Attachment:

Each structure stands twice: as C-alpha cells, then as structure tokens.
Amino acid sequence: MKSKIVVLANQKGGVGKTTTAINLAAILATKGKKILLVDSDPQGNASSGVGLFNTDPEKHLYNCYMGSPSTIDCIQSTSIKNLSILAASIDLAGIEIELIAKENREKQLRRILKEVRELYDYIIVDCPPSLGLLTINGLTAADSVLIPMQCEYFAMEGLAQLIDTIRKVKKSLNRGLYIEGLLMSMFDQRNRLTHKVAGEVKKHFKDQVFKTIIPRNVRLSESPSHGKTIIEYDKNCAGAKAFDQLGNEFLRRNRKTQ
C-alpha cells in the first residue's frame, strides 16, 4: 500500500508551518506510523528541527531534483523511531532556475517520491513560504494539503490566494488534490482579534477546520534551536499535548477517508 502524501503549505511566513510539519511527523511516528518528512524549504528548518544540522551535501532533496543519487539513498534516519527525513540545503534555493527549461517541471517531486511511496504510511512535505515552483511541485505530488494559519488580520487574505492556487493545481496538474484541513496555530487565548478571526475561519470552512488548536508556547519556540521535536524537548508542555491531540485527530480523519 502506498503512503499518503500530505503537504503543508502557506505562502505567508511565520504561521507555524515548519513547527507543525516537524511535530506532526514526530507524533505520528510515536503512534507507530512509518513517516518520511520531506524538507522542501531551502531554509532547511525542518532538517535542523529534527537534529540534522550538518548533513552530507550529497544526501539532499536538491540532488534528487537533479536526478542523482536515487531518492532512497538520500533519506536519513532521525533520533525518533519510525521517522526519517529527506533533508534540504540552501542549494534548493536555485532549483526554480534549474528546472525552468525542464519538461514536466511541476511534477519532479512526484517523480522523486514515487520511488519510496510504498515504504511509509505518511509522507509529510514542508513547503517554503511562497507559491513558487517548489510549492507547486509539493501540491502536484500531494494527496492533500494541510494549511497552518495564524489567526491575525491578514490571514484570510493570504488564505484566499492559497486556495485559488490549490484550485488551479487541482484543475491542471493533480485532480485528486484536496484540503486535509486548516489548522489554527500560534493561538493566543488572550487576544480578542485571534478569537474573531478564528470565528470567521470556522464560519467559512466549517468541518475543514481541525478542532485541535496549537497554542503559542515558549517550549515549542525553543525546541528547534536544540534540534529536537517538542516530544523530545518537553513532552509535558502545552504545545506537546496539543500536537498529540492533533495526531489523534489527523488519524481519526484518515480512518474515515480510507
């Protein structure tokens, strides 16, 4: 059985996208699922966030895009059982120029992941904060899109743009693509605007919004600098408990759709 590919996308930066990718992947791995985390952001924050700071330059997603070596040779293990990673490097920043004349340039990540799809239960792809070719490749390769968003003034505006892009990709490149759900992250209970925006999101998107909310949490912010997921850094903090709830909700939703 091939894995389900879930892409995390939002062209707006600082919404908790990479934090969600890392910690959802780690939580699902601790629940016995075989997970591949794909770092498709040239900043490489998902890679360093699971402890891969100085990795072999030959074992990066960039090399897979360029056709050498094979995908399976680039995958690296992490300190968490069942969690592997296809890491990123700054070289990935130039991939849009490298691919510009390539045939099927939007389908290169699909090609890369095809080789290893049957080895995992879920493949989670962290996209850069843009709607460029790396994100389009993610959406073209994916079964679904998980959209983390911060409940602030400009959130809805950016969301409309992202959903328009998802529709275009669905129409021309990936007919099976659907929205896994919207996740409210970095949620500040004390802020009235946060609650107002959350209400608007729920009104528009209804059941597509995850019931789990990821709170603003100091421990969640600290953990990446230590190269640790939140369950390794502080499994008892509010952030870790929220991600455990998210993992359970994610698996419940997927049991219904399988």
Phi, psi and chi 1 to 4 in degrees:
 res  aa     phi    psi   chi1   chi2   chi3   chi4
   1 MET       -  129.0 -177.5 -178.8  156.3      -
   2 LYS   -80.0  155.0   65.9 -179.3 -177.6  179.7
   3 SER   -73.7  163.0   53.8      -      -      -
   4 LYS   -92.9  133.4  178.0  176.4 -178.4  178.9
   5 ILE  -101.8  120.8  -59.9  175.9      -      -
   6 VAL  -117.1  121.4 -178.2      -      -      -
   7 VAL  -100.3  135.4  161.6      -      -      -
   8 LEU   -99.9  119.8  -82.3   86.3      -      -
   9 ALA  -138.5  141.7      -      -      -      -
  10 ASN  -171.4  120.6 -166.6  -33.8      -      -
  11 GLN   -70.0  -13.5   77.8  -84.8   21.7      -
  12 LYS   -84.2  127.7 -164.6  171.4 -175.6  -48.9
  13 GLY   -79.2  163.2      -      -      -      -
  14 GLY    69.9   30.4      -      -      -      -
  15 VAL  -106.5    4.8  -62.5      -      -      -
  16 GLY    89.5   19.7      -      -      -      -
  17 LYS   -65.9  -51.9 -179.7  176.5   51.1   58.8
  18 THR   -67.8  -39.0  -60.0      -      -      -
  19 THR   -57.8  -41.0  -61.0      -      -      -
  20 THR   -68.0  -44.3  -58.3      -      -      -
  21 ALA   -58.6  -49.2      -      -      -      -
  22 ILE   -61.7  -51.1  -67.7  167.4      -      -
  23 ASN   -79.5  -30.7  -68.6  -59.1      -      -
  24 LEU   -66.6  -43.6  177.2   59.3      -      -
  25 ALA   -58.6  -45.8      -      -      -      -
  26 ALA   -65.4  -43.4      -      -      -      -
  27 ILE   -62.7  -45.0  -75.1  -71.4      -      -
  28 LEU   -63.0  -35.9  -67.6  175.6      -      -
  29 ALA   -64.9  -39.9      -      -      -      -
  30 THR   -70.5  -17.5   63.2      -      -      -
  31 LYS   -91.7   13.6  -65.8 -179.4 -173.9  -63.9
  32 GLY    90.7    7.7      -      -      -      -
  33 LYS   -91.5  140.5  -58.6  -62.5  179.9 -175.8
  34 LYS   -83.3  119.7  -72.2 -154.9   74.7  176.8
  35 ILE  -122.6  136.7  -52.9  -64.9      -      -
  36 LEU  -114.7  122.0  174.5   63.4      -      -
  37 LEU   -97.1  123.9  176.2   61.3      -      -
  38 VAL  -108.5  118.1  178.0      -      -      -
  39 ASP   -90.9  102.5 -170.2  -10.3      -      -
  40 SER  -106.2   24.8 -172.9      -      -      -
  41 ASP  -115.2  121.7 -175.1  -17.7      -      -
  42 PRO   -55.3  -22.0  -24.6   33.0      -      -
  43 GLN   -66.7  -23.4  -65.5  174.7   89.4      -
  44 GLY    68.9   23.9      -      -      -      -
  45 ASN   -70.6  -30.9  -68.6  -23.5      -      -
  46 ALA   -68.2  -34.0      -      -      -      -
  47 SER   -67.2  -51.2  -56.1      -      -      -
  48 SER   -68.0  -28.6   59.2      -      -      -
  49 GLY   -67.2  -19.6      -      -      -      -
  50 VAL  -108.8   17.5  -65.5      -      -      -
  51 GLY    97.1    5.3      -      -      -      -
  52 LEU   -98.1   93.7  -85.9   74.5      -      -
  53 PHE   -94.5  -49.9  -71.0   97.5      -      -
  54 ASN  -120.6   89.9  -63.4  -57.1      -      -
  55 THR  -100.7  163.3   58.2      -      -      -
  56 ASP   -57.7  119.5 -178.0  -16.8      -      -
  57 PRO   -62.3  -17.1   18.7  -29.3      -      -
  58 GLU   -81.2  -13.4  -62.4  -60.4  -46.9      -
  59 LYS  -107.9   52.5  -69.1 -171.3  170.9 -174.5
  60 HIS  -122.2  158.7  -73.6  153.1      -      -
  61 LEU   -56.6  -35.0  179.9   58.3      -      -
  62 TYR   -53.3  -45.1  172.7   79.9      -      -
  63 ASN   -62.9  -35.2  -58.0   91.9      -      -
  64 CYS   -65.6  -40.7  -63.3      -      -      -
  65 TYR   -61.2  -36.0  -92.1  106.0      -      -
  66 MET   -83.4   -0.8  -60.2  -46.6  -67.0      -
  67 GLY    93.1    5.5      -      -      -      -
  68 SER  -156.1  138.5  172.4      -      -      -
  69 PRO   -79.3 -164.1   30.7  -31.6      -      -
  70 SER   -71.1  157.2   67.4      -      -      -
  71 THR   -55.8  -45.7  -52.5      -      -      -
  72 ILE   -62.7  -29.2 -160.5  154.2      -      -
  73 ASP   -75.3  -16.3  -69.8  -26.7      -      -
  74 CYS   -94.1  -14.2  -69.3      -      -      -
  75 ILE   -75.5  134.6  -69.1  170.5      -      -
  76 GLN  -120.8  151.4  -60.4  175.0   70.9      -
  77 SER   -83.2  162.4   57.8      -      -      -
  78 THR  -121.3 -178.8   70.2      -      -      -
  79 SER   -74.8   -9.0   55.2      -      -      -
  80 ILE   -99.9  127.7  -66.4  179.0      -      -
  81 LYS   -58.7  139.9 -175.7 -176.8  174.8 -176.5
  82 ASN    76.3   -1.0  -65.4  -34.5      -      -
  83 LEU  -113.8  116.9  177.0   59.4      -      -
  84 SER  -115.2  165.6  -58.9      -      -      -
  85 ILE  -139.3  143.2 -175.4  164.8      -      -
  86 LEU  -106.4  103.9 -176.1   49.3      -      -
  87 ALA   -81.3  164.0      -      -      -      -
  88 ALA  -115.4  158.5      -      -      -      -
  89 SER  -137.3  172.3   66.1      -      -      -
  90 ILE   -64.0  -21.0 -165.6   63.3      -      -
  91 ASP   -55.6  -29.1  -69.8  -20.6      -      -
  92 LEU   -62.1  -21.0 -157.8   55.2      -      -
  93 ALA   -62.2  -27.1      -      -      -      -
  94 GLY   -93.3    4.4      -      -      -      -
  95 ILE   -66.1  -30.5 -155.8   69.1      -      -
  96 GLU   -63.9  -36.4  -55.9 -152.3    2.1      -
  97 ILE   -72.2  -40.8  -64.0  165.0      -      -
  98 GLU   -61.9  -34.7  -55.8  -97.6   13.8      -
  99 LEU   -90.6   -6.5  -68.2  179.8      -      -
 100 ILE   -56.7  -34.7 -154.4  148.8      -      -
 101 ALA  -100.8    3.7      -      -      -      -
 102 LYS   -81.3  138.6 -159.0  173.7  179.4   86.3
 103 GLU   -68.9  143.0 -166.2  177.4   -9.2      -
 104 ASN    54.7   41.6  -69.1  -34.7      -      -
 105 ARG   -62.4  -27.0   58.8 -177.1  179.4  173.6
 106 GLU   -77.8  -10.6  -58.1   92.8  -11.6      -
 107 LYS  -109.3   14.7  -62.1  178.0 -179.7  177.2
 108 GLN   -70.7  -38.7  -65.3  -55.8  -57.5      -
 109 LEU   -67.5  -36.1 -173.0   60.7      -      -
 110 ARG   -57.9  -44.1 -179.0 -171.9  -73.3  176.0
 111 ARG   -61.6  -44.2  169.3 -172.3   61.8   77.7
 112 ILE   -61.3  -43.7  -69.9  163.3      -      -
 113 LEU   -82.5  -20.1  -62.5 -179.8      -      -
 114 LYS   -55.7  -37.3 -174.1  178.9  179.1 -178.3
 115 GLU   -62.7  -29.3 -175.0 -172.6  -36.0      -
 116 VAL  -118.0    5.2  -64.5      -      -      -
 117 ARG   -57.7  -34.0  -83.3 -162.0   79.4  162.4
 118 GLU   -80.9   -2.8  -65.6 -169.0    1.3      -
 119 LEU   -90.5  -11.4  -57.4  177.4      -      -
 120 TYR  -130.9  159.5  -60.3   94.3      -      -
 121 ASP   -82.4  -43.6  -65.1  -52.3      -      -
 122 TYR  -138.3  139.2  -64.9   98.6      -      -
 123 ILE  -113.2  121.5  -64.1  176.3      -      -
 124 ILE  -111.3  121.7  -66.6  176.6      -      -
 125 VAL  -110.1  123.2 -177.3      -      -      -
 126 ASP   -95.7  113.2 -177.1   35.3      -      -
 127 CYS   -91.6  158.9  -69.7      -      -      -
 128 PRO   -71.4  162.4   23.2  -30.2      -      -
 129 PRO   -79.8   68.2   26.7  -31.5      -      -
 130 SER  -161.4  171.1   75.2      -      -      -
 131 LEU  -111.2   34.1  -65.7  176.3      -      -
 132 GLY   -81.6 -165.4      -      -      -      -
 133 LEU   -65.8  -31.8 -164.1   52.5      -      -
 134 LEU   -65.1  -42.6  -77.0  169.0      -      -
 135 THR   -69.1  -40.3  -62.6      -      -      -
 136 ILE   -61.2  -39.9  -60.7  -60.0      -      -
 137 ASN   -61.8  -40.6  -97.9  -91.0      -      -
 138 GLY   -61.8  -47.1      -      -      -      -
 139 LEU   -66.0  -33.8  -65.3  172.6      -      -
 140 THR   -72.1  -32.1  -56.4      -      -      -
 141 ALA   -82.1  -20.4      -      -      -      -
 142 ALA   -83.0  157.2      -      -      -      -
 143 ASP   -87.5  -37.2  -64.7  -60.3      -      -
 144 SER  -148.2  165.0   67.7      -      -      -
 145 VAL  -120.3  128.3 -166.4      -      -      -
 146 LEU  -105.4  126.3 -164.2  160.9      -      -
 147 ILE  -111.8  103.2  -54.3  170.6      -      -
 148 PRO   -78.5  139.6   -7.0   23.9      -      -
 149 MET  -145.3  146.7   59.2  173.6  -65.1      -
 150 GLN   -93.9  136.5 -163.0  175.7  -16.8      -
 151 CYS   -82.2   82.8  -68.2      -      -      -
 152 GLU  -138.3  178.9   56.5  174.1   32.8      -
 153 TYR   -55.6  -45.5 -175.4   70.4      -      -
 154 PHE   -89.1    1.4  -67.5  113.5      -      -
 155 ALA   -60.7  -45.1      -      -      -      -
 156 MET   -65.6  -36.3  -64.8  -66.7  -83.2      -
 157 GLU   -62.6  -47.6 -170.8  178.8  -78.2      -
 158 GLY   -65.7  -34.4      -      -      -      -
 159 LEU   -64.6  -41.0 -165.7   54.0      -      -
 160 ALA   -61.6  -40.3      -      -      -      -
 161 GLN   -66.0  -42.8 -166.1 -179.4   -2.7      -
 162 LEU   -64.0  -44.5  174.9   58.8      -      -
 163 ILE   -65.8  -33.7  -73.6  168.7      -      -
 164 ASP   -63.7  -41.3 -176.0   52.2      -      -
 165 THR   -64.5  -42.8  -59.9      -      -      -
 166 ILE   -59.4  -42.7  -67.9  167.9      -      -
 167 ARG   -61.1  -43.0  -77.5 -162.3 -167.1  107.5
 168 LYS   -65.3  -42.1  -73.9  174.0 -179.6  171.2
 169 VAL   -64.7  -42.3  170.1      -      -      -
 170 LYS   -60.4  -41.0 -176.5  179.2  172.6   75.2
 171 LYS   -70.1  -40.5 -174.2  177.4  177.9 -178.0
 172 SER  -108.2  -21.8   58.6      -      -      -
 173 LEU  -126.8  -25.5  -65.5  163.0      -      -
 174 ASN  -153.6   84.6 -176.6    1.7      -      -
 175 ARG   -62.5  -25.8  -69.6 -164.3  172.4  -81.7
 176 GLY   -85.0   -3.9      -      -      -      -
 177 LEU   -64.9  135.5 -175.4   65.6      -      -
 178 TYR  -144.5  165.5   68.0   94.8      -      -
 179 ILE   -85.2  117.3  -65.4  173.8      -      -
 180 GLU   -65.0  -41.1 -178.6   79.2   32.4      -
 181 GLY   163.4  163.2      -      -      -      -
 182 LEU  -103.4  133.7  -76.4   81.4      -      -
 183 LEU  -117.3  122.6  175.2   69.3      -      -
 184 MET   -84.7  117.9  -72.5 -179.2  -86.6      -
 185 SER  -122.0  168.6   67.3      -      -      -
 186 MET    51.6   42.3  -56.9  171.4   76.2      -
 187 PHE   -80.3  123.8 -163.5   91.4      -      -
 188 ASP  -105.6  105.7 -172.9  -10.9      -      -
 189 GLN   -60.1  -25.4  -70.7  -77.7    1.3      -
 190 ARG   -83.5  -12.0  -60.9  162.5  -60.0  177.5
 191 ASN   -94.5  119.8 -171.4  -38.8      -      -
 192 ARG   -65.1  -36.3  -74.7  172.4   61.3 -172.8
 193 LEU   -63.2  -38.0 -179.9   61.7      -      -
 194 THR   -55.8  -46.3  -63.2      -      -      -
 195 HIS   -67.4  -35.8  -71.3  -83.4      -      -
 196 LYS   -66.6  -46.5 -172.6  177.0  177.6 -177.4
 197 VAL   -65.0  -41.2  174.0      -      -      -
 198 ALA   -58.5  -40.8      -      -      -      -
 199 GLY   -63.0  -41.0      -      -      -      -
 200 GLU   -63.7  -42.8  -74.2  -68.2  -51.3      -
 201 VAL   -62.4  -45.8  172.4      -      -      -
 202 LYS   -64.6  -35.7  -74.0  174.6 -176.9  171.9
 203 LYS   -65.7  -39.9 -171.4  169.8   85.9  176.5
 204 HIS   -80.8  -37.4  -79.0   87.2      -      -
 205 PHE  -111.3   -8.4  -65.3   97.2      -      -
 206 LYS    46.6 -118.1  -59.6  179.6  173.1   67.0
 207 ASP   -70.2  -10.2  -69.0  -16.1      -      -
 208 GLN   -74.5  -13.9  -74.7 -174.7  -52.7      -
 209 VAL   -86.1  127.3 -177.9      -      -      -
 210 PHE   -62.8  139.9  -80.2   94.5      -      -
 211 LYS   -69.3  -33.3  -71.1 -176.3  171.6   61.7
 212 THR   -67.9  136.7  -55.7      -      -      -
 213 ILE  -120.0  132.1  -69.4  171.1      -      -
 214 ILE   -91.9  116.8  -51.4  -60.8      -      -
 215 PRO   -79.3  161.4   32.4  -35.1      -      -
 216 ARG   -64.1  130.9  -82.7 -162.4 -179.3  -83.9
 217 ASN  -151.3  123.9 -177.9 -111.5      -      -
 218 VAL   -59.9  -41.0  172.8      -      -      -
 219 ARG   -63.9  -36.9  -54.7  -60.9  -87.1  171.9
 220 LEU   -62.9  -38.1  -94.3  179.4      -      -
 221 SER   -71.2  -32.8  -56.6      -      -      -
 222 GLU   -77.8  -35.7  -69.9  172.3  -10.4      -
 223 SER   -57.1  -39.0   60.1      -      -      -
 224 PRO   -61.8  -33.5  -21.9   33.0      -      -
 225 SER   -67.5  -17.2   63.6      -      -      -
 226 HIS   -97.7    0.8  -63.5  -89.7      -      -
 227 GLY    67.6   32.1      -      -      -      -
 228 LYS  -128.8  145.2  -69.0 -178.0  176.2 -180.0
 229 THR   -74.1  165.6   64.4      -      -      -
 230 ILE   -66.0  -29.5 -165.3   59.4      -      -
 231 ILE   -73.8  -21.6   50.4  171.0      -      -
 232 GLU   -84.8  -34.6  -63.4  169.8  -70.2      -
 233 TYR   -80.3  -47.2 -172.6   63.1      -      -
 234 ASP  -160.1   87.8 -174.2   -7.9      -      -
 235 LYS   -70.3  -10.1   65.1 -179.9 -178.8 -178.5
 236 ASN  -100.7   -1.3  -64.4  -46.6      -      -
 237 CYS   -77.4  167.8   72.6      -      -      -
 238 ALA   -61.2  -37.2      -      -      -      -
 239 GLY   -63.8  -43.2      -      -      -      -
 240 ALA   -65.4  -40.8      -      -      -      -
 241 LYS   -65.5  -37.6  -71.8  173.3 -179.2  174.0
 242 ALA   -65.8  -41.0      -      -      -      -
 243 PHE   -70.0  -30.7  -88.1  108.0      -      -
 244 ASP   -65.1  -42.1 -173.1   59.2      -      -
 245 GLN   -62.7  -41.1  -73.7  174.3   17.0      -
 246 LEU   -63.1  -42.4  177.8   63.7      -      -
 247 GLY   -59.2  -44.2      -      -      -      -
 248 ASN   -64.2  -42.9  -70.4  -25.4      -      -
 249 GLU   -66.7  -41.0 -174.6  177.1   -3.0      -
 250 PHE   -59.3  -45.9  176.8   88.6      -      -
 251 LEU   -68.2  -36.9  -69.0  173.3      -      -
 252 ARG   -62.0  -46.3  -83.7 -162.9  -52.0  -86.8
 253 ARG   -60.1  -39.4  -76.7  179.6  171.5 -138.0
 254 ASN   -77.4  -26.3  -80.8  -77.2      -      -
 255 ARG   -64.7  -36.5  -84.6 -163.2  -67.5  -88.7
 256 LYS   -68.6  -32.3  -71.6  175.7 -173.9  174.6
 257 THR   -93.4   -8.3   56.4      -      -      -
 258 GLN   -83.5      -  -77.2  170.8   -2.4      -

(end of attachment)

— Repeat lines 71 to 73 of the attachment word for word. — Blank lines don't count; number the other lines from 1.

  65 TYR   -61.2  -36.0  -92.1  106.0      -      -
  66 MET   -83.4   -0.8  -60.2  -46.6  -67.0      -
  67 GLY    93.1    5.5      -      -      -      -